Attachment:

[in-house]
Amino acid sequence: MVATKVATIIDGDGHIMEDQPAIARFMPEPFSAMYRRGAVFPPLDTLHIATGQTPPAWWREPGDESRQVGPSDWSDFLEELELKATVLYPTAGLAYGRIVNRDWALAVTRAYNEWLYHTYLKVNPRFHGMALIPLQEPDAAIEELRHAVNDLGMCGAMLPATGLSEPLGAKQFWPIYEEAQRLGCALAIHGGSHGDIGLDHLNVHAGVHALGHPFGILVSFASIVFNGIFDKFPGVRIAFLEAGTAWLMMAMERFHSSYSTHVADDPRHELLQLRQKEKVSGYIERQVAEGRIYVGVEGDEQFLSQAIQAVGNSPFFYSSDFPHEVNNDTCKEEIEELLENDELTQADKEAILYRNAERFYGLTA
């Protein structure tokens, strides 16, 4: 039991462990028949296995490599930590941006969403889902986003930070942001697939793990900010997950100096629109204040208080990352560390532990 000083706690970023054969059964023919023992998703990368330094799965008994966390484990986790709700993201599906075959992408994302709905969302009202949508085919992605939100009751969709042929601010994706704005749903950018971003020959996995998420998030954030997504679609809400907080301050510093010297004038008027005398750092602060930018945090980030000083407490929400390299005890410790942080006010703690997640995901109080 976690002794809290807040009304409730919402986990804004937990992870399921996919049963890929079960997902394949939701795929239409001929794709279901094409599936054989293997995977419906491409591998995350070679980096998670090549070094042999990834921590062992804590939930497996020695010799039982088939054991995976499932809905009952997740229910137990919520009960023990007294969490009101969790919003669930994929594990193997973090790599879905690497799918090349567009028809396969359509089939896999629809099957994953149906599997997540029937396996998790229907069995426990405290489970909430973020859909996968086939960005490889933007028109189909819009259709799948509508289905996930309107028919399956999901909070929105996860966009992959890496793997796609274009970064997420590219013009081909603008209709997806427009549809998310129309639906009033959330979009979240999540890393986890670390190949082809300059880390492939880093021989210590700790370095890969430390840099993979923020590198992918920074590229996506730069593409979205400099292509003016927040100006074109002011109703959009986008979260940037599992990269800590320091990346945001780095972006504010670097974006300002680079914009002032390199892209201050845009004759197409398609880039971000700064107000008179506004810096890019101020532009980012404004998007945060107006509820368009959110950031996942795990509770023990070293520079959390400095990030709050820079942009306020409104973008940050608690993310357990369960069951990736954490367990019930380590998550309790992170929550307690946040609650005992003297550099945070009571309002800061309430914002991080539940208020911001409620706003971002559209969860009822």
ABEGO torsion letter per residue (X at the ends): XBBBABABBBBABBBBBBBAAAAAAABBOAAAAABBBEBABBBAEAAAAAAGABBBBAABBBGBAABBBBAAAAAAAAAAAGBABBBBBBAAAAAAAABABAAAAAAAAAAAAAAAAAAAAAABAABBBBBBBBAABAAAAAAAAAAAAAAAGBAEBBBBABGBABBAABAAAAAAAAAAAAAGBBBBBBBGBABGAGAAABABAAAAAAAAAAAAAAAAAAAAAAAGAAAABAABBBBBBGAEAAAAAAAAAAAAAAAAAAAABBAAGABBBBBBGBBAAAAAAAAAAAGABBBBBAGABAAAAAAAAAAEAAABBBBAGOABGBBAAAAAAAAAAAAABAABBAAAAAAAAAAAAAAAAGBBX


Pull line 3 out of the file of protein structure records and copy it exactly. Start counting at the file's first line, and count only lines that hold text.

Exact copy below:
């Protein structure tokens, strides 16, 4: 039991462990028949296995490599930590941006969403889902986003930070942001697939793990900010997950100096629109204040208080990352560390532990 000083706690970023054969059964023919023992998703990368330094799965008994966390484990986790709700993201599906075959992408994302709905969302009202949508085919992605939100009751969709042929601010994706704005749903950018971003020959996995998420998030954030997504679609809400907080301050510093010297004038008027005398750092602060930018945090980030000083407490929400390299005890410790942080006010703690997640995901109080 976690002794809290807040009304409730919402986990804004937990992870399921996919049963890929079960997902394949939701795929239409001929794709279901094409599936054989293997995977419906491409591998995350070679980096998670090549070094042999990834921590062992804590939930497996020695010799039982088939054991995976499932809905009952997740229910137990919520009960023990007294969490009101969790919003669930994929594990193997973090790599879905690497799918090349567009028809396969359509089939896999629809099957994953149906599997997540029937396996998790229907069995426990405290489970909430973020859909996968086939960005490889933007028109189909819009259709799948509508289905996930309107028919399956999901909070929105996860966009992959890496793997796609274009970064997420590219013009081909603008209709997806427009549809998310129309639906009033959330979009979240999540890393986890670390190949082809300059880390492939880093021989210590700790370095890969430390840099993979923020590198992918920074590229996506730069593409979205400099292509003016927040100006074109002011109703959009986008979260940037599992990269800590320091990346945001780095972006504010670097974006300002680079914009002032390199892209201050845009004759197409398609880039971000700064107000008179506004810096890019101020532009980012404004998007945060107006509820368009959110950031996942795990509770023990070293520079959390400095990030709050820079942009306020409104973008940050608690993310357990369960069951990736954490367990019930380590998550309790992170929550307690946040609650005992003297550099945070009571309002800061309430914002991080539940208020911001409620706003971002559209969860009822």